I had plans for a day in paradise. Crisp fall weather beckoned me outside to the garden. It was also day three of my 10-day Parkinson’s week, which is usually a good day. I was eager to get into the day, but Parkinson’s disease had other plans.
The night had been unusual with repetitive bursts of akathisia, the inability to sit still. The following morning was abnormally loud with Parkinson’s noise. I walked outside three times to survey the garden project I had planned to work on.
I decided on my third attempt at reconnoitering, when I nearly toppled over from nausea and back spasms, that something was amiss. Plans had to change.
I discovered that this day was going to involve a bowel movement. With Parkinson’s, there is an increased occurrence of constipation. It had been three days since my last foray into the bathroom for this necessity. I have learned there is no rushing nature’s natural course. While I don’t wait to pee, sleep, or eat, I must wait for other things to move along at their own pace.
Living with Parkinson’s involves inclement days that require special considerations. I need to know the precursors to such days, and how to wait until the storm passes.
My body now signals me in different ways from before Parkinson’s. Here is where the practice of being a gentle observer is so helpful. From that vantage point, I can hear what my body is telling me through the Parkinson’s noise. I can then act in a way that enhances my ability to function better throughout the day.
Parkinson’s is transient in nature, going from good days to bad and then back to good again. There are things I can use, like the tools in my Parkinson’s self-management toolkit, to improve the good days and lessen the impact of the bad ones.
But Parkinson’s is still a chronic, progressive illness. It always makes demands. It will drain the well of resources and my energy levels. When that happens, all I can do is wait for the well to replenish. There is no rushing that part of returning to baseline.
Letting go of perfection
I am not a patient man. I demand a certain level of perfection in my writing and projects. I can be demanding to those around me whose actions influence or otherwise affect my own. My history of working hard and refusing to be stopped by life’s obstacles served me well through several careers. Waiting and patience were never part of my daily practice — until now.
Parkinson’s does not allow me to slack off. It requires patience all day, every day, at a level I have not yet achieved. Depleting my well of resources, not managing the stressors in my life, and not allowing myself to rest can all push me past my threshold.
Waiting requires me to allow my body to return to natural cycles. I wait to replenish my energy. I wait to heal. I wait to engage in life and even talk to my wife.
Waiting is the opposite of the “go, no-go” cycles that have started to manifest in my life. It’s the opposite of the impulsivity that permeates the Parkinson’s brain.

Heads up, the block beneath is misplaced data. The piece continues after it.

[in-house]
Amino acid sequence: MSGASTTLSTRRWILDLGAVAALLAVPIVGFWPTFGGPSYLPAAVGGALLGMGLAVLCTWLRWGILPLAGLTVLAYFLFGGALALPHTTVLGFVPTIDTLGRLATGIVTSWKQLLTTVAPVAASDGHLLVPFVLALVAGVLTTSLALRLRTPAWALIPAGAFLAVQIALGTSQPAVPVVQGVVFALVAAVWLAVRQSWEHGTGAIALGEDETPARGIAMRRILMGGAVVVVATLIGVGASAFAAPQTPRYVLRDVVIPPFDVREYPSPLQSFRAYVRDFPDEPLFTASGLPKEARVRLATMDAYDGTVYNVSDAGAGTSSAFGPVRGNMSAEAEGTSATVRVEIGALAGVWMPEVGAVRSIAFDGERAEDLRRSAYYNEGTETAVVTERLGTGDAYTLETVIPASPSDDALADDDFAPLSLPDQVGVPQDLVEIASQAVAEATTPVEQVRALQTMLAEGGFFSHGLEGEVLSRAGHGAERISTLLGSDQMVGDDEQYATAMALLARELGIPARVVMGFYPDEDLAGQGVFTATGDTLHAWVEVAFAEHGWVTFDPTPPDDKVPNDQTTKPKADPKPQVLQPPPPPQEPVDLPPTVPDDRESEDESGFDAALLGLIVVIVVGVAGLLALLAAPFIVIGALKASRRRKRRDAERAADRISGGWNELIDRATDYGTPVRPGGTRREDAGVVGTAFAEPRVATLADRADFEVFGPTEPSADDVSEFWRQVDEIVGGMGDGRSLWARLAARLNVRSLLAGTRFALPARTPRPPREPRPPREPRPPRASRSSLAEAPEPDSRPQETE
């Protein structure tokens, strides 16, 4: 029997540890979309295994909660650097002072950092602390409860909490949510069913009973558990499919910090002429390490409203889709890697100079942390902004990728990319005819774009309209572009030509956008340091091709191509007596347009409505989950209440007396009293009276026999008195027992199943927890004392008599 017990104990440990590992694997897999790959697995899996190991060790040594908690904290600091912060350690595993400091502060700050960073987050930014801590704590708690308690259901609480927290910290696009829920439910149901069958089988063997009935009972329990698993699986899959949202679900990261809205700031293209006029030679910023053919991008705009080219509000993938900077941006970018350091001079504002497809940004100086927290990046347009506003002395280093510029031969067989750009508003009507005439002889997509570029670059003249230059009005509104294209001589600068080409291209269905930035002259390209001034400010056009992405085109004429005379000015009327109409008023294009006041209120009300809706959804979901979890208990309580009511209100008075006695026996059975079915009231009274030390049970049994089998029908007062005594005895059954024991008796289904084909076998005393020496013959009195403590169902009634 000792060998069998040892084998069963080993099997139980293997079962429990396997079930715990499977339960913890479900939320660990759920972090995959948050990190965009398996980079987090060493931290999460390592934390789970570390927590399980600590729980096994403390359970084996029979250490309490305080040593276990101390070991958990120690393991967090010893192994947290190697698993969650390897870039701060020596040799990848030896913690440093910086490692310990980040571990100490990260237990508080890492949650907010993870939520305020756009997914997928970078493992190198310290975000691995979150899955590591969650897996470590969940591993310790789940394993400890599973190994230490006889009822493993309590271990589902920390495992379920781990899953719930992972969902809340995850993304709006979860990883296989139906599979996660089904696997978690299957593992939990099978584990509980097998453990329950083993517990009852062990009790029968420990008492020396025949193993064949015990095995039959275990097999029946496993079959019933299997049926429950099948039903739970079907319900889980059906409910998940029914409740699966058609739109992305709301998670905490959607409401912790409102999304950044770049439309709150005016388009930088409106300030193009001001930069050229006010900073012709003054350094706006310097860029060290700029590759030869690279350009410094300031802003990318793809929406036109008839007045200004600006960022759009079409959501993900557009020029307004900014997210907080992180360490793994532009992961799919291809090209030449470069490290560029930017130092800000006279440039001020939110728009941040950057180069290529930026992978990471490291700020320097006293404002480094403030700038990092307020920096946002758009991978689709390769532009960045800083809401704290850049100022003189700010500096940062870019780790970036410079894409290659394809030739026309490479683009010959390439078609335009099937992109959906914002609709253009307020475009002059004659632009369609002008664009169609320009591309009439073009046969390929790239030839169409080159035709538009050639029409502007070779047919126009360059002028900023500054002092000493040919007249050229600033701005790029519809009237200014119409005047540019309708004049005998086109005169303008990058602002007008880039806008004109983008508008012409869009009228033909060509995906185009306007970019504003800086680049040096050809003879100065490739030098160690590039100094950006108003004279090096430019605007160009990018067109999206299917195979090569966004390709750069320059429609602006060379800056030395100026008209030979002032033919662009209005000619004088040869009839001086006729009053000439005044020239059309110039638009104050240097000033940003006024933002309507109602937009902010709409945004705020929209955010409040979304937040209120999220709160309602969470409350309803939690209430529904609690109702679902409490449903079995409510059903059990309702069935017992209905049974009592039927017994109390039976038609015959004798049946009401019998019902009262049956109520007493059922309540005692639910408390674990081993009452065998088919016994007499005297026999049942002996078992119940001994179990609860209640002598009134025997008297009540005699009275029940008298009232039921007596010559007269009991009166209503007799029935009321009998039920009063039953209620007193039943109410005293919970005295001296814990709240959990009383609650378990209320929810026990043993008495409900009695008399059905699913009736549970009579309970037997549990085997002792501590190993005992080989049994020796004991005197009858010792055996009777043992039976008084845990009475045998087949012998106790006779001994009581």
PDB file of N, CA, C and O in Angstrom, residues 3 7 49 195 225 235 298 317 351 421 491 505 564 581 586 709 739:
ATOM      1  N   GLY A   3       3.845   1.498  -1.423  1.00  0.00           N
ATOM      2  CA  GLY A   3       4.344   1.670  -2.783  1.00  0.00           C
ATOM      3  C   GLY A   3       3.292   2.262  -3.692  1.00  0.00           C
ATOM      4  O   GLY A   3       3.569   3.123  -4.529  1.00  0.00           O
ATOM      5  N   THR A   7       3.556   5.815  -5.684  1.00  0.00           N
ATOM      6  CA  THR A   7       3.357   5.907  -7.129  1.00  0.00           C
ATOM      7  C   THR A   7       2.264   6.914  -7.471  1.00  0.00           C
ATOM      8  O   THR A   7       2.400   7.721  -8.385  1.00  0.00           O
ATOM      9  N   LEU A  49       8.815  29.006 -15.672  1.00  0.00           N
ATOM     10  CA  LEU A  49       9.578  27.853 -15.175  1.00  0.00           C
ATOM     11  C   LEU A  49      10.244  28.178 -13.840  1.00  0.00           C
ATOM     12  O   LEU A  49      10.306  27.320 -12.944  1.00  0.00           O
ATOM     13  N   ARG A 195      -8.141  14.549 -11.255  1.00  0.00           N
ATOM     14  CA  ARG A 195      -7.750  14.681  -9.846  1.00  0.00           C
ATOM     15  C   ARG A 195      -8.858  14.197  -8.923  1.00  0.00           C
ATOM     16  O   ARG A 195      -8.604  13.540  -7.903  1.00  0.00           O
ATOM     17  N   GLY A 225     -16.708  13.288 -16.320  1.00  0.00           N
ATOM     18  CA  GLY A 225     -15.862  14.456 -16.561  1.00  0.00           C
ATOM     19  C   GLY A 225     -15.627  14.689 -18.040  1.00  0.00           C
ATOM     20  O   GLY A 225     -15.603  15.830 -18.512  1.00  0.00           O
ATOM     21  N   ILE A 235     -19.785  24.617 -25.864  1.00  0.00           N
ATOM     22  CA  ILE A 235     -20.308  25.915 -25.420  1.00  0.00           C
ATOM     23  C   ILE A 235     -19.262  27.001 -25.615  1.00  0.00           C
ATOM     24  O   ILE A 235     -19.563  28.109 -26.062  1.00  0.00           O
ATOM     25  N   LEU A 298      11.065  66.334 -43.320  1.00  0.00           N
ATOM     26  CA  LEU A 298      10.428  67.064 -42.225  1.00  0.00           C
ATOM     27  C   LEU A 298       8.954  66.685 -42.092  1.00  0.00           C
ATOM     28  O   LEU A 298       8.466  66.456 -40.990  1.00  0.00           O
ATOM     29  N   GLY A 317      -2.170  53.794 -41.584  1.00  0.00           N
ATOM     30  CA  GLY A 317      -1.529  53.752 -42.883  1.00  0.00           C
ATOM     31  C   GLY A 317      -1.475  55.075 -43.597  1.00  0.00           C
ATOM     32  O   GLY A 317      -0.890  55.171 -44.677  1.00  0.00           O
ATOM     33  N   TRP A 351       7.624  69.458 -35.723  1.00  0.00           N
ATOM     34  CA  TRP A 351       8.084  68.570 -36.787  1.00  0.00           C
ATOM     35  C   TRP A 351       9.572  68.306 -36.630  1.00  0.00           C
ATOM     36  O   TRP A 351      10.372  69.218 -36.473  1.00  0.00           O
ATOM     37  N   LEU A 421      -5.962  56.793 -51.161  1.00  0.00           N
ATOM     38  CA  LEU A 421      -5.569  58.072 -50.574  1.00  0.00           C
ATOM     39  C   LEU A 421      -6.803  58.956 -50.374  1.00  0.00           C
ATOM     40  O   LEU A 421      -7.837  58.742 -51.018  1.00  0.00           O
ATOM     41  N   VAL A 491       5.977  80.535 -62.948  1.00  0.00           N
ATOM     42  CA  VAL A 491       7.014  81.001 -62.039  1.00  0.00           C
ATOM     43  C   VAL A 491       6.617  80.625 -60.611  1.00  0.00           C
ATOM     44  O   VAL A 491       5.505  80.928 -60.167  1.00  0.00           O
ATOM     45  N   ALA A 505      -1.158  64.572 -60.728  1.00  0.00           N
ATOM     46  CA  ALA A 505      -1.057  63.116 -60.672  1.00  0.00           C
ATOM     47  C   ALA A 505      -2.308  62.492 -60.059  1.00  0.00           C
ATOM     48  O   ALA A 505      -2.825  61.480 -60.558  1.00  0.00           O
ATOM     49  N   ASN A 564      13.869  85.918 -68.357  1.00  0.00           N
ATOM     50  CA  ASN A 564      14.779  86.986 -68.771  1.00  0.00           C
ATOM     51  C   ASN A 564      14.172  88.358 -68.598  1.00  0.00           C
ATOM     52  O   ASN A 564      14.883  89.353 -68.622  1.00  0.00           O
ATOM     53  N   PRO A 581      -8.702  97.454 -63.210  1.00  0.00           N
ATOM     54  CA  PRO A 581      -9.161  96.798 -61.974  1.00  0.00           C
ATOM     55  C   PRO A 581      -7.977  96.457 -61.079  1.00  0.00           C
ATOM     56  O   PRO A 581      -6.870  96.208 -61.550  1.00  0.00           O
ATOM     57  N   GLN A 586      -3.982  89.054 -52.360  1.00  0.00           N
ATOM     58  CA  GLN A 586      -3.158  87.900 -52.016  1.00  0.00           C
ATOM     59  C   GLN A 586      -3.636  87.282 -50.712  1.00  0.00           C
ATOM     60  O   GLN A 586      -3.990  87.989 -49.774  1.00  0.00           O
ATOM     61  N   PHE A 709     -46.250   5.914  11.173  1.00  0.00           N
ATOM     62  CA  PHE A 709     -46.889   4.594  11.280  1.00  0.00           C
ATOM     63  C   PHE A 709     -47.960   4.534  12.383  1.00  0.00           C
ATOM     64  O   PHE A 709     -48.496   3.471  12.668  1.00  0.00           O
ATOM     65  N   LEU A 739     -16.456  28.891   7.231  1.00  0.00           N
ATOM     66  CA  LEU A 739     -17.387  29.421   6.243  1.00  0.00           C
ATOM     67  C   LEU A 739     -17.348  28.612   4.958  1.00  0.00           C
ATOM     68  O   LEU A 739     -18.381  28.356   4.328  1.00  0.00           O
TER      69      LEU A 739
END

When I start to increase my “go” in life and then wrestle with impulsive thoughts, I need to find that “pause between” — a brief pause before the start of any change in motor movement.
I am still learning about threshold management using the “pause between.” It’s difficult to shift perception away from the Parkinson’s brain-body noise of pain and big emotion. I need to use my “TBM” tools (threshold management, brain rewiring, and mindful movement) every day.
Putting TBM into daily practice is difficult. Relearning every movement and every inner reaction is a full-time job.
Overall, the “pause between” helps with managing emotion and pain, but I can clearly see room for improvement. I still lose control. The “pause between” helps me to take the brain path less traveled. It provides me the opportunity to turn my back on the old habits and make myself act and think in new ways.
I have so much more to learn about patience. And waiting. And accepting that my plans for the day might require both. The old way of cramming everything into one outing under the guise of “efficiency” must end. Some things can wait till tomorrow.
Note: Parkinson’s News Today is strictly a news and information website about the disease. It does not provide medical advice, diagnosis, or treatment. This content is not intended to be a substitute for professional medical advice, diagnosis, or treatment. Always seek the advice of your physician or another qualified health provider with any questions you may have regarding a medical condition. Never disregard professional medical advice or delay in seeking it because of something you have read on this website. The opinions expressed in this column are not those of Parkinson’s News Today or its parent company, BioNews, and are intended to spark discussion about issues pertaining to Parkinson’s disease.
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